Wednesday, March 28, 2007

Answer the Most Common Objections to Christianity

The following is a report on the practical applications of Alex
McFarland's new book, The 10 Most Common Objections to Christianity,
(Regal Books, 2007).

People in today's society have many questions about faith, and every
question deserves an honest answer. If you've taken the time to think
through exactly what you believe and why you believe it, you'll be
prepared to give people the answers they need to genuinely seek – and
find – Christ.

Here's how you can answer the most common objections to Christianity:

* Make your responses theological, reasonable, and practical. Ask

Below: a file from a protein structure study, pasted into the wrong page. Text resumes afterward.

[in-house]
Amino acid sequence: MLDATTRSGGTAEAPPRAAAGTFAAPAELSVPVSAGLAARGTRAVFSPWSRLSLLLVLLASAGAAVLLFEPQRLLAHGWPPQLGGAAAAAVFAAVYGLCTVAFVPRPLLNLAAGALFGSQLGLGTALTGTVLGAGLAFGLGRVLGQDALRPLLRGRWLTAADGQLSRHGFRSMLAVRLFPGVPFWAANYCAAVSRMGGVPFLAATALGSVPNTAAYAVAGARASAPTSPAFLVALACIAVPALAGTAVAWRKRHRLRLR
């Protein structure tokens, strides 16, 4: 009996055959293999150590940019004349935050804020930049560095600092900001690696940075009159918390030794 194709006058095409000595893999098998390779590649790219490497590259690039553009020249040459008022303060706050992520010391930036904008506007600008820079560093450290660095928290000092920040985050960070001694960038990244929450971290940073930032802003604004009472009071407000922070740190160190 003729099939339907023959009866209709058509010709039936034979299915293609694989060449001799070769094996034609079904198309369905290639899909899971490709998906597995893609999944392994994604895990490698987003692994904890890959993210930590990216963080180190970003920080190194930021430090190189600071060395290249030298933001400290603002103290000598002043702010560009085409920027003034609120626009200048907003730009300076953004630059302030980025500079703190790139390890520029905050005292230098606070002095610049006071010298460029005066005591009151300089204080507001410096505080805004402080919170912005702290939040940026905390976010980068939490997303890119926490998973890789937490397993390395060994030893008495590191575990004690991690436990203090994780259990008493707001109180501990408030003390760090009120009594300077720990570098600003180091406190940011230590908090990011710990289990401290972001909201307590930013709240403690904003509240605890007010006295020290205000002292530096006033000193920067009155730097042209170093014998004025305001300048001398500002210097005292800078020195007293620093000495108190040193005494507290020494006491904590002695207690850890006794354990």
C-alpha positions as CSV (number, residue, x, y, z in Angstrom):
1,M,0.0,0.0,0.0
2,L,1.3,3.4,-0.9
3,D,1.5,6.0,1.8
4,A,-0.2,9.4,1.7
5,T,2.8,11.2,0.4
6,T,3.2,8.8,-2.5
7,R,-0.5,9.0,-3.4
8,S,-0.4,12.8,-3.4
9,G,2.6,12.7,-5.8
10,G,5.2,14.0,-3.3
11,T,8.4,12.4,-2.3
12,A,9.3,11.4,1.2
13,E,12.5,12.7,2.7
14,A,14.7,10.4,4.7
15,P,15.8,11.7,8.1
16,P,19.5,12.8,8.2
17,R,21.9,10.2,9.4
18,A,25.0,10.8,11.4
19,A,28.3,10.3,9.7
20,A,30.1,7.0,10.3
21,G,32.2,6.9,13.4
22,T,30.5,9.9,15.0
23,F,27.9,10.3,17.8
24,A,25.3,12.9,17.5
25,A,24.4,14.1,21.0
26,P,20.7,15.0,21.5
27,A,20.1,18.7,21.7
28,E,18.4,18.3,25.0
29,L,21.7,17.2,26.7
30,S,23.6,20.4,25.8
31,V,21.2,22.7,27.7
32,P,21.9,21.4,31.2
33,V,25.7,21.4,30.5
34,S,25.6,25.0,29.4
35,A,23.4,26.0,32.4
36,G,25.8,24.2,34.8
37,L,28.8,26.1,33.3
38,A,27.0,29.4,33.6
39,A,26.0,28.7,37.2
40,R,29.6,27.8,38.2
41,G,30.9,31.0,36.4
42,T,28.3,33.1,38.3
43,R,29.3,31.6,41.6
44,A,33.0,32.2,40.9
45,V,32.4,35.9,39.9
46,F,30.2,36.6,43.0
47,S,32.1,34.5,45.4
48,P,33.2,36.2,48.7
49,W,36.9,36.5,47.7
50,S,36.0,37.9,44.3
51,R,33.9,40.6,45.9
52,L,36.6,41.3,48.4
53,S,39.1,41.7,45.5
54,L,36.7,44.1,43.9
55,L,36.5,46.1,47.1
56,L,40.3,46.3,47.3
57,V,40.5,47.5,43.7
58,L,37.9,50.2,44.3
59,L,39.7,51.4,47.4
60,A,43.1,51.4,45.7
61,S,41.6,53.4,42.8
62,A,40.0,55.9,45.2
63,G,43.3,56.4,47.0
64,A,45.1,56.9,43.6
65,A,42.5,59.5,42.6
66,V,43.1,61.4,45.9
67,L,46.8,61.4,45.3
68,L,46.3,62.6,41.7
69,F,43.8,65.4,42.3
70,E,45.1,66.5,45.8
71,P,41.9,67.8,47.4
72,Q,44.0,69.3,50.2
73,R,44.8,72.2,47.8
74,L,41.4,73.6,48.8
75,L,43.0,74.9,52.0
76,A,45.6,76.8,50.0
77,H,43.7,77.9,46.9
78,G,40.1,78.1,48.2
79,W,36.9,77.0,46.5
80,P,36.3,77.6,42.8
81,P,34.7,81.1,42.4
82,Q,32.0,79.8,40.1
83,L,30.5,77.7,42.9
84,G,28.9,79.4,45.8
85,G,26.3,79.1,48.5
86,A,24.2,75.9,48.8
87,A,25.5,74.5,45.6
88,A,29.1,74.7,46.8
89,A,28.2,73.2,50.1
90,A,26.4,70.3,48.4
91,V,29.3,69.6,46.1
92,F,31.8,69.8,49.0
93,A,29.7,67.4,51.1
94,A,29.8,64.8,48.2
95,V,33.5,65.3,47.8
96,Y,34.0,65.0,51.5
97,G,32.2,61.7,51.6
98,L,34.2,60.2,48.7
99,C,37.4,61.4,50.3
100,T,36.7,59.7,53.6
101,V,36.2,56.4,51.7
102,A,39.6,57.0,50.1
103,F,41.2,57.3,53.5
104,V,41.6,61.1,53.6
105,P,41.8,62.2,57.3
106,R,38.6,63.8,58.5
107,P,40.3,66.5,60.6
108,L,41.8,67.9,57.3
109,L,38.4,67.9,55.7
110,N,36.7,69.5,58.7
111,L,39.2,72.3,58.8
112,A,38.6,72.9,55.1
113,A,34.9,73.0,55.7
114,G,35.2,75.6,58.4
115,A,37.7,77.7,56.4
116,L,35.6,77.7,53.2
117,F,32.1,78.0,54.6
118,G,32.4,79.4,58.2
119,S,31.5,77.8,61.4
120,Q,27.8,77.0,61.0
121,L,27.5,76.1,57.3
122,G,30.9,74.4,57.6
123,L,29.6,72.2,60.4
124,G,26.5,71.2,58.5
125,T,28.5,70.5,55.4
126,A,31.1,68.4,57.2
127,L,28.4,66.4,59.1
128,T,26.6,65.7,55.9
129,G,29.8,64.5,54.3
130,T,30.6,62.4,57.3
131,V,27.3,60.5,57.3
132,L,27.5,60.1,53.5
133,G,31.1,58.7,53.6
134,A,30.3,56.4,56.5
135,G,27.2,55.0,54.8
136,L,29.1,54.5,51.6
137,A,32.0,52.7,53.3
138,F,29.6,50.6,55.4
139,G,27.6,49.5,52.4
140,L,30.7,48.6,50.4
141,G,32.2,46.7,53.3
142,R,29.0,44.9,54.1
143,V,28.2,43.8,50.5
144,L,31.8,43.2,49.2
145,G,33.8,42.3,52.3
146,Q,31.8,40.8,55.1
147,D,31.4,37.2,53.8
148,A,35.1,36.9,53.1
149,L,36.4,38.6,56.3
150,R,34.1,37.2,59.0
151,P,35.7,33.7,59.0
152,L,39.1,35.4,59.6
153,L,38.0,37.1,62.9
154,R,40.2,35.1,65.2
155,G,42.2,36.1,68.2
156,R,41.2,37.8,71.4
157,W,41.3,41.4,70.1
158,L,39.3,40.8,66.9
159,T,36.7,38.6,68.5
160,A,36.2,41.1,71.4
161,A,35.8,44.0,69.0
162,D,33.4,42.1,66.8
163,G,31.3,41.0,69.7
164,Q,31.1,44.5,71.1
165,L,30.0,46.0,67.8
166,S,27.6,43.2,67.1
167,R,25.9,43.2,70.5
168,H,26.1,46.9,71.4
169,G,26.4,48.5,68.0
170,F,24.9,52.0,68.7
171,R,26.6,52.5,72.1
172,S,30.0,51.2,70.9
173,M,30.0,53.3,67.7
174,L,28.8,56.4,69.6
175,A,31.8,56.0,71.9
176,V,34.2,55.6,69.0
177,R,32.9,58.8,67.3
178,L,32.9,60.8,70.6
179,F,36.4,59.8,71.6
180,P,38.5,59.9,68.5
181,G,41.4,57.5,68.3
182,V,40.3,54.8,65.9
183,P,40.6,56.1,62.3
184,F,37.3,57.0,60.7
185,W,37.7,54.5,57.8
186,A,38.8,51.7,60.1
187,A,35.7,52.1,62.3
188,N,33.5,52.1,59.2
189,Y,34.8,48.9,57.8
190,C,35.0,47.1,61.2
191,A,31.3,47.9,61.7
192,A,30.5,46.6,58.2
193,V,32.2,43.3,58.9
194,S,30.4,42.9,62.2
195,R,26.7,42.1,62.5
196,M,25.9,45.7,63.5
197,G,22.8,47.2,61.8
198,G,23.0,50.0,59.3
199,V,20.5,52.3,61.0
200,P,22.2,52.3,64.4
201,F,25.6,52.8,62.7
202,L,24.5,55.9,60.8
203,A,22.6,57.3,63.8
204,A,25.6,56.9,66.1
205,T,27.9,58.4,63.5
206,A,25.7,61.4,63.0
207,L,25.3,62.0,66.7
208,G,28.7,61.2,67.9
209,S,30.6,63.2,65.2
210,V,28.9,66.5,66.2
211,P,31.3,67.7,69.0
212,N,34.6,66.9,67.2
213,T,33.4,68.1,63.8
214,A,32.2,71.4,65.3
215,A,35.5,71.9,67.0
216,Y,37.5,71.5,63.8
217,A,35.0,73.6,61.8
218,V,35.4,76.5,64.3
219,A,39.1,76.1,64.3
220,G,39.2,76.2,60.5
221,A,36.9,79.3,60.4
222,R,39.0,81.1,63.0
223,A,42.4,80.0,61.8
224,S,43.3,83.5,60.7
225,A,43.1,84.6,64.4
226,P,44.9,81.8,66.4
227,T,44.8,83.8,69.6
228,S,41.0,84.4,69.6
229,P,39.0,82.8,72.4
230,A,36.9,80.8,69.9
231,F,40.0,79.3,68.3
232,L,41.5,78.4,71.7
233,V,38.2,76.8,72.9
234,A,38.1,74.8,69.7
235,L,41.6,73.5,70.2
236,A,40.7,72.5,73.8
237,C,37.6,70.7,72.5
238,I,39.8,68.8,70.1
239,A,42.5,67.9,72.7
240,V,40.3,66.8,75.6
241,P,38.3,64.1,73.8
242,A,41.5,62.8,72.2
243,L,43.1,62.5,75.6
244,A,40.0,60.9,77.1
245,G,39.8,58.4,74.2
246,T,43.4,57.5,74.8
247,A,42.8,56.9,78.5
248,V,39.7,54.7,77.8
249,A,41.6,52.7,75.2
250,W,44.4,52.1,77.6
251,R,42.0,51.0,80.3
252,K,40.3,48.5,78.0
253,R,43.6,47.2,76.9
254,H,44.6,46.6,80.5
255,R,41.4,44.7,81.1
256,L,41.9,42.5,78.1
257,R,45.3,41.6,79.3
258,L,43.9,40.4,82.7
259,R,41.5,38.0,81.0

yourself: "Does what I have to say square up with the Bible?", "Does
what I say make sense?", "Is it credible and factually correct?", "Am
I giving people truth that is relevant to life?" and "Have I
successfully bridged the gap from the 'ivory towers of academia' to
the 'real world' where people live their day-to-day lives?".

* Understand the questions behind the questions. Get to know why
people are asking the questions they're asking in the first place.
Find out what issues are stirring their souls and motivating them to
seek answers.

* Respond to "I don't believe that God exists. How can anybody be
sure?" Recognize that, logically, neither atheism nor agnosticism make
sense. Atheism requires complete knowledge of everything (which no
human has) in order to declare for certain that there is no God.
Agnostics claim that they can't know anything for sure, but it's a
contradiction to say, "One thing I know about God: You can't know
anything about Him." Explain the evidence for God's existence: Every
effect has a cause (Both science and the Bible acknowledge that the
universe had a beginning, and that it couldn't have arrived without a